Day 104. Monday 3rd April. Lome.Togo.

We have been waiting for this day. The day that we confirm our vehicle shipping arrangements and can plan with some certainty, the remainder of our African journey. Mmmmm.

Our appointment at the offices of Bollore’, our shipping agents, is scheduled for 10am. We are there and waiting, on the dot. Are you following Kelvin?

The salesman was there, in the room with his female sales manager and the meeting proceeds amicably and positively. We establish that the ship is leaving Lome on the 19th of April. That the container will be in their depot ready for us to insert the vehicles into the container and be present when the doors are closed and locked on Monday 10th of April. I wonder if that will happen as it’s Easter Monday?

Then we come to discussing the absolute requirement, before we sign anything, for us to have an invoice for every conceivable expense. We want no situations where the vehicle is locked in a container and they find a new charge. They agree that we have that already. There is just the matter of Customs. First Customs need to establish the valuation of your vehicles. “Yes, they came out and did that at our hotel, along with the Bollore’ salesman, a week ago and here is a copy of his valuation”. “Ah”!, they respond, “that’s not the True valuation and before we can give you the True valuation, you will have to pay the first valuation, CFA49,000 for us and CFA81,000 for Adam”. Which it seems, is not a valuation at all! Confused? Smell a rat?

You couldn’t make it up if you tried. They, Bollore’ spent the next 40minutes trying to explain something they had no Idea of what they were talking about. Most of the discussions were being carried out in English, at our request, for which we were very grateful. However, we were making absolutely no progress. Some of the discussion revert to French from which Adam translates.

In the end we convince them that the only way forward for us, is if we visit Customs at the port to understand the process so far and establish a final taxation or duty before we will sign a contract, and pay them any fees. We agree that we go now to Customs. The salesman accompanies us. First we visit an office where we meet the guy who came out and did the valuation at the hotel. At a meeting with Adam, they specifically requested Jen & I not take part in the meeting, the Bollore’ salesman and Tax man and his boss discuss valuations. The conclusion, we will have to pay the first valuation before they will give us the real valuation.

The only consolation, could it be worse both getting into and across Nigeria?

We then visit another Customs office to pay the initial valuation. It’s closed. So we pay the Bollore’ salesman the two amounts, CFA49,000 and CFA 81,000 in cash. All without a receipt for him to pay customs when the Customs office reopens. He assures us he will email us a receipt, today. Many hours later, he does.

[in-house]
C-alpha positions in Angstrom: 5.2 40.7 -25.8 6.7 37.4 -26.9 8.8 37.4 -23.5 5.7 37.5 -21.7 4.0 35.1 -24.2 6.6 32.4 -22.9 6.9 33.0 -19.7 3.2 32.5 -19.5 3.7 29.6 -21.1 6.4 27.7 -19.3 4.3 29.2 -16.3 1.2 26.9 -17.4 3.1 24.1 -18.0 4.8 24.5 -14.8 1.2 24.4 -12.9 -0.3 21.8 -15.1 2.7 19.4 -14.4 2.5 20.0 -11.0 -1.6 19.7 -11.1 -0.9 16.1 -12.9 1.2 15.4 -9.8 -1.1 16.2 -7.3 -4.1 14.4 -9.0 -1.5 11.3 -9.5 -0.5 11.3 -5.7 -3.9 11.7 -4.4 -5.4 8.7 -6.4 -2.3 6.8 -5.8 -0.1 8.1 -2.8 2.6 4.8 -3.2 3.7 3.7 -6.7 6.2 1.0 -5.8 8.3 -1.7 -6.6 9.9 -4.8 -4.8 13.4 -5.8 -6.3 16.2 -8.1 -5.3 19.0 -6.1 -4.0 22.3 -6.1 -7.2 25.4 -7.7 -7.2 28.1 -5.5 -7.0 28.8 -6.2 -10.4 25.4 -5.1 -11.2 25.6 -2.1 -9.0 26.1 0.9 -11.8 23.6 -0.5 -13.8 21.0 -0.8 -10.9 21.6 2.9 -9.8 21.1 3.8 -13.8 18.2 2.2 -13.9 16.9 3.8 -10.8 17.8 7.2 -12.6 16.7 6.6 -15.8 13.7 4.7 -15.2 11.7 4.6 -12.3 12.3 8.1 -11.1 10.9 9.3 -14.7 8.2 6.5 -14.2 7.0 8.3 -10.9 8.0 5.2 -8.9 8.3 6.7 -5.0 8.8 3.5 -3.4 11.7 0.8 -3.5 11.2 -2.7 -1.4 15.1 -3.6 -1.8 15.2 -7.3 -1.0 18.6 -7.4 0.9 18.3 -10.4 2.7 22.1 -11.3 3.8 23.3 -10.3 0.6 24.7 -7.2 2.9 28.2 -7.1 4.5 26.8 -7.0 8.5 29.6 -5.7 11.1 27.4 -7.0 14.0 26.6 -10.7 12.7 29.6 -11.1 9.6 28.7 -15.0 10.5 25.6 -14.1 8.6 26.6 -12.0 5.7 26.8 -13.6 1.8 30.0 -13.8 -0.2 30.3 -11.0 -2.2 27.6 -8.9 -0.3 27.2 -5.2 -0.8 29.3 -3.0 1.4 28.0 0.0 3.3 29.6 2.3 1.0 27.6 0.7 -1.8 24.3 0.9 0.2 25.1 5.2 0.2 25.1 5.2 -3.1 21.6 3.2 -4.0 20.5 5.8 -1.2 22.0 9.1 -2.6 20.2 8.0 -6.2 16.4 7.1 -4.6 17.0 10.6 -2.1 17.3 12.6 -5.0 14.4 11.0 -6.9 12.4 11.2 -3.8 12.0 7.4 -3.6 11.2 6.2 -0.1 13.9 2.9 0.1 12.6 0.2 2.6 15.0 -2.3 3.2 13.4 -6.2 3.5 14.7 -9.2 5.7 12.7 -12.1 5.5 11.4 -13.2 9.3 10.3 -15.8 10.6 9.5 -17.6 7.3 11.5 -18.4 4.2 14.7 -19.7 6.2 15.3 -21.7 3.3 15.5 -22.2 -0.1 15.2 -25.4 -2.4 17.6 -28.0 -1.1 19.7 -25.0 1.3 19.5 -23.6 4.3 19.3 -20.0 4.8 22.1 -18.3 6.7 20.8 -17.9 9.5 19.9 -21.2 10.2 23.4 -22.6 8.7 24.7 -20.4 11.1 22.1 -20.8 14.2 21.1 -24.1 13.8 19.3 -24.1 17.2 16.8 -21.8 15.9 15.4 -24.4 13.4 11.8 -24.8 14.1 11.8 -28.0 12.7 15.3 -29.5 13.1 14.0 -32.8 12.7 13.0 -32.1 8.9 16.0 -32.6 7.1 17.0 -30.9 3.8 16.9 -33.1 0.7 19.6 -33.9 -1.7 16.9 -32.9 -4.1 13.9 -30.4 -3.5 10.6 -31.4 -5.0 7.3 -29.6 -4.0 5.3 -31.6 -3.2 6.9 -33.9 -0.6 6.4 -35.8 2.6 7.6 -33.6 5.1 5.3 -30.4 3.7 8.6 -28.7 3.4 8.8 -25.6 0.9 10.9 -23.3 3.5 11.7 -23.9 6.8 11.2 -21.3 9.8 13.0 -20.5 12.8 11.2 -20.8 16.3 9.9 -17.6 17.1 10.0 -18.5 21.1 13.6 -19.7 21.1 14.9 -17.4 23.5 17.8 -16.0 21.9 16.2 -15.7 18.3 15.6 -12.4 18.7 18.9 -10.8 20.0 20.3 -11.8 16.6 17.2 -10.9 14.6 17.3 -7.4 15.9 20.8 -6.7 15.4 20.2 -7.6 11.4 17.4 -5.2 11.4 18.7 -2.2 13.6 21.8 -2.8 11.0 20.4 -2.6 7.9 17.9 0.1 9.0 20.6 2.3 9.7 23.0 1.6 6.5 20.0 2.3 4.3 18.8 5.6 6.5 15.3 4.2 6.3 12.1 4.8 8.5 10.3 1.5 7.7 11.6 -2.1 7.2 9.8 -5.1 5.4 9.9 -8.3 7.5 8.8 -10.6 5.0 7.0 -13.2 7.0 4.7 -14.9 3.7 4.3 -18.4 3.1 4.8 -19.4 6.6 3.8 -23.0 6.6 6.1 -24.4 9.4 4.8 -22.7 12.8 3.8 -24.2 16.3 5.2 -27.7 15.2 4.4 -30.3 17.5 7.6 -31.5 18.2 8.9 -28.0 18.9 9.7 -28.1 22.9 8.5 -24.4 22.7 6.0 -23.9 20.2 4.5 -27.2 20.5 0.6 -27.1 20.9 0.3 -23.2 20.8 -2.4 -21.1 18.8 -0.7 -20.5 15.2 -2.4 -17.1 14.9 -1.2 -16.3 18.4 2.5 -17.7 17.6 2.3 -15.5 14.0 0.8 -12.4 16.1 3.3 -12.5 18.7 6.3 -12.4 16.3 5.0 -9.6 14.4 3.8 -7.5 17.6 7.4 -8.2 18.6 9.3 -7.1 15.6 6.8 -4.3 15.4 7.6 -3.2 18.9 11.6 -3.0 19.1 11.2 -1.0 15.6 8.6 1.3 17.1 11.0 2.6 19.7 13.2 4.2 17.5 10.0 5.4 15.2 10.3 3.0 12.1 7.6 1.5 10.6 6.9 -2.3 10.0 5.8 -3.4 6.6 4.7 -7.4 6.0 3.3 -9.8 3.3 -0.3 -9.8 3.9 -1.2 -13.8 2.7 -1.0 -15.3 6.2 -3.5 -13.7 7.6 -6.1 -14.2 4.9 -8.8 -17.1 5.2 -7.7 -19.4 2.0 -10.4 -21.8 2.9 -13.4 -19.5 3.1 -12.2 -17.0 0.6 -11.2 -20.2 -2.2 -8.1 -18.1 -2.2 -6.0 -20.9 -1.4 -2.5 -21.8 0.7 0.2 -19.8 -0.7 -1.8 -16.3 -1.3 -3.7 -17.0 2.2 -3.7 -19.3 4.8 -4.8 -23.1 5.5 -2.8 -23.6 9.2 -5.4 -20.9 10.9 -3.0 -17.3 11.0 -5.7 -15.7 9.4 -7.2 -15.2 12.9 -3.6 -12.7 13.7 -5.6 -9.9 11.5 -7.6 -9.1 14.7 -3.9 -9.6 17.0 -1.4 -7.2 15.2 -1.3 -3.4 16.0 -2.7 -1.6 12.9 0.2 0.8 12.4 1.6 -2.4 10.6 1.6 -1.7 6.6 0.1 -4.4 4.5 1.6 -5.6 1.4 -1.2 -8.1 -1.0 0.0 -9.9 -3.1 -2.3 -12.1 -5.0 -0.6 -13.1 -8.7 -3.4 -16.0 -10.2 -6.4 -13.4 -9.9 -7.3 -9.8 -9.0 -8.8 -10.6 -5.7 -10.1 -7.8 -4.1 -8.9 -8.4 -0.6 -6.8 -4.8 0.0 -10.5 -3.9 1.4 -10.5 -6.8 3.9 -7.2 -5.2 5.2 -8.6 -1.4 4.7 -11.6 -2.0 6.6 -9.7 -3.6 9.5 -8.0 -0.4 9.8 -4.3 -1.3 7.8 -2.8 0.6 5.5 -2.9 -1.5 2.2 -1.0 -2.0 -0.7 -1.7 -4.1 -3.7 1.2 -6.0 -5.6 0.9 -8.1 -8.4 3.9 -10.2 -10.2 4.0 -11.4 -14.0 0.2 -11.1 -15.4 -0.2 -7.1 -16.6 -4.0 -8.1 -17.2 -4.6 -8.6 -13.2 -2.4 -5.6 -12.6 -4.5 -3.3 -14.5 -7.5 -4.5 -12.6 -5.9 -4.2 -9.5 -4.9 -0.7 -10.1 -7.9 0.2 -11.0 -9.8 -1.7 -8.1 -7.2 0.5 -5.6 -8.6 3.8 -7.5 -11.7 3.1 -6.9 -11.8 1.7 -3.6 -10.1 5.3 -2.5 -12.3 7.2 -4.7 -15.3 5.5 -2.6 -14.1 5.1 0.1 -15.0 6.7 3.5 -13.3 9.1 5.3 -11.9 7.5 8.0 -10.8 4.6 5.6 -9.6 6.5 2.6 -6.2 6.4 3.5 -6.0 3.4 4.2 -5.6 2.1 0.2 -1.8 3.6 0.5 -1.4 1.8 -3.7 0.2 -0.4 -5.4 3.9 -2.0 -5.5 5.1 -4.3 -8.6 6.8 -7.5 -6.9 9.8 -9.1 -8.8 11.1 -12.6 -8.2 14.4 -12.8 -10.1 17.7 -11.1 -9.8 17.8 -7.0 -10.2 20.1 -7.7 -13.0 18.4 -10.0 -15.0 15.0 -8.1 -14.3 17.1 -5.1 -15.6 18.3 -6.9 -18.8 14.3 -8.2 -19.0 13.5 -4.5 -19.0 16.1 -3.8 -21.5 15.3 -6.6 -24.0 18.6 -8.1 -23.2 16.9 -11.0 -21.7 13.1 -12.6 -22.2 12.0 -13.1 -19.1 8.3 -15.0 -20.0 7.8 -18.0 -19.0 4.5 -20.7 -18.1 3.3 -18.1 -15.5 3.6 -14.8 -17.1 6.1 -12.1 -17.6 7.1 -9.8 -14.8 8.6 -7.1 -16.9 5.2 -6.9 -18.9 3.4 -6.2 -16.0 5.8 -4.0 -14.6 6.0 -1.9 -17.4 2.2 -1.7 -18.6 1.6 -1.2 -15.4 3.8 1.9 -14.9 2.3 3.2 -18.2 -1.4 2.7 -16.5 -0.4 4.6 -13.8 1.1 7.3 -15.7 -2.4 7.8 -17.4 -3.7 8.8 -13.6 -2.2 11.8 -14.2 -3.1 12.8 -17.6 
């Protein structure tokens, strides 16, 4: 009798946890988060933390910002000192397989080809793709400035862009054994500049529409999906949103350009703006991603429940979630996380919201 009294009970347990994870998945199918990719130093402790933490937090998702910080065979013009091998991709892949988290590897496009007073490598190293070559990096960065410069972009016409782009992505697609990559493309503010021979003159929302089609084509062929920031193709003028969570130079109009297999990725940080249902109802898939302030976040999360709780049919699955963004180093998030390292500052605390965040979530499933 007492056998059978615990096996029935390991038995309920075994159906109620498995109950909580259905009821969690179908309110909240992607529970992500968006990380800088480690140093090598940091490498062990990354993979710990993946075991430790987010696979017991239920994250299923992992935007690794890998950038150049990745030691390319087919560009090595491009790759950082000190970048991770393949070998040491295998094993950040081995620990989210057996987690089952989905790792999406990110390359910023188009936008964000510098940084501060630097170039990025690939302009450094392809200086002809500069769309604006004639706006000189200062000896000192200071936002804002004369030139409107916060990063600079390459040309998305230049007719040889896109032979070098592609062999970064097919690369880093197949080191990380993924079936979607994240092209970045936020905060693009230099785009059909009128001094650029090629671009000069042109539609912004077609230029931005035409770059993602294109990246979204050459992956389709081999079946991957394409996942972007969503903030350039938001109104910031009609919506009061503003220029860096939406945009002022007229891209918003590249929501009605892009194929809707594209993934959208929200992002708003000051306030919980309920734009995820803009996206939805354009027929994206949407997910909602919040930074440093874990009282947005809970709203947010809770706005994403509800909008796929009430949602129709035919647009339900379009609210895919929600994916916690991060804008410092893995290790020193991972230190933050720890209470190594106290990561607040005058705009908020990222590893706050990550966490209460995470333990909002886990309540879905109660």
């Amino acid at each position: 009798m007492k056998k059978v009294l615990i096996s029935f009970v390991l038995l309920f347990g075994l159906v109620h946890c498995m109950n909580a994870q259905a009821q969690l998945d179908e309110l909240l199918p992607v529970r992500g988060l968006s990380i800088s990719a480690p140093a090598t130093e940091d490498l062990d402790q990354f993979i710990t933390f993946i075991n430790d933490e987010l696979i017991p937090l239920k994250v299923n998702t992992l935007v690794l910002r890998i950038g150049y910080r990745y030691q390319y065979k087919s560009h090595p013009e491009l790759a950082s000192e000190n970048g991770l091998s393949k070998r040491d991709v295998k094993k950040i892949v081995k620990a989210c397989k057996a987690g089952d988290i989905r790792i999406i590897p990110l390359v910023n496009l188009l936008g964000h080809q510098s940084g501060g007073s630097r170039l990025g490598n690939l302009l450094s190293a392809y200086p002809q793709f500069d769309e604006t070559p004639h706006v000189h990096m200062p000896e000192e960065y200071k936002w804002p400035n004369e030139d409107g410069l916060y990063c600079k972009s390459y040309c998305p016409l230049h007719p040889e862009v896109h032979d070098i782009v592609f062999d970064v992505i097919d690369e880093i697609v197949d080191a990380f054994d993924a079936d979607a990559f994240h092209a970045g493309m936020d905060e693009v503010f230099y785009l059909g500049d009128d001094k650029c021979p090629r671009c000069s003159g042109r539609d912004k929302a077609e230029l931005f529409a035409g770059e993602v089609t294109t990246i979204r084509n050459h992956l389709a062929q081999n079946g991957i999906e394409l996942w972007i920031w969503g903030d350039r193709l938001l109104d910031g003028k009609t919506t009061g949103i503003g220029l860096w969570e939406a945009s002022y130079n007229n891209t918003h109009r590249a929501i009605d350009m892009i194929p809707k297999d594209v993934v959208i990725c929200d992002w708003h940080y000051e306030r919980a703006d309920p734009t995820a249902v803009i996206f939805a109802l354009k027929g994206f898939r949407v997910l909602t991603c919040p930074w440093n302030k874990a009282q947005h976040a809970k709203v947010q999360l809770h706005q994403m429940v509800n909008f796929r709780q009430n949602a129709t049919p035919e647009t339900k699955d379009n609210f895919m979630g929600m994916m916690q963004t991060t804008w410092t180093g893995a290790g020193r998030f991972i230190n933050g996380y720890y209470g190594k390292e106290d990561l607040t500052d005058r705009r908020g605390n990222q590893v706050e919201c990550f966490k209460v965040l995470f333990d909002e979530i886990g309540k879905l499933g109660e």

It seems now, they (Customs) are going to email us a final valuation, this afternoon. The Bollore salesman keeps saying “don’t worry, it will be very little”. but he had no idea what it will be. It duly arrives and the tax is another CFA112,016. More than twice the original amount. This is apparently, Togo law!

I have to say, that in the meeting with Bollore’ staff, I was less than patient with my hosts. My questions were direct, and they couldn’t answer them. I’m afraid I have little tolerance for being shafted and having to pay. Adam and Jen between them, managed to keep the way ahead open. Well done them. Now is not the time to loose your rag. We have to get out of here!

I thought the following photo appropriate. It’s at the entrance to the port. They all drive past it to go to work. Every day. “There is no corruption here,” I hear an imaginary voice saying.

There are so many more answers to our questions that need clarification. We are attempting to hold another meeting with our agents, tomorrow morning to get those answers, but it’s a bit like trying to catch a greasy pig.

I recall the whole process of shipping from Vladivostok to Vancouver, seamless and trouble free. Likewise shipping from Mexico back to the UK. The only difference, this is Africa.

The saga continues tomorrow.

Visits: 86


  1. Africa is full of surprises! Isn’t that why you wanted to go there?

    • Hi John, We will remember it like no other. Better day today..:) It’s not the agent, but Customs that we don’t understand…:)

  2. Oh dear, the agents presume that they have got you by the short curlies. Good luck x 🐝

  3. Just to let you know we do keep an eye on your page. We (RVVCC) have bought a new humongous TV for the club. So hope your camera is working well. All the best going forward.
    Geoff & Christine

  4. Hey Guy’s, WOW….better brush up on my filming skill…:)
    Great to hear from you Geoff & Christine and very best to all at the club.

    Us 🙂

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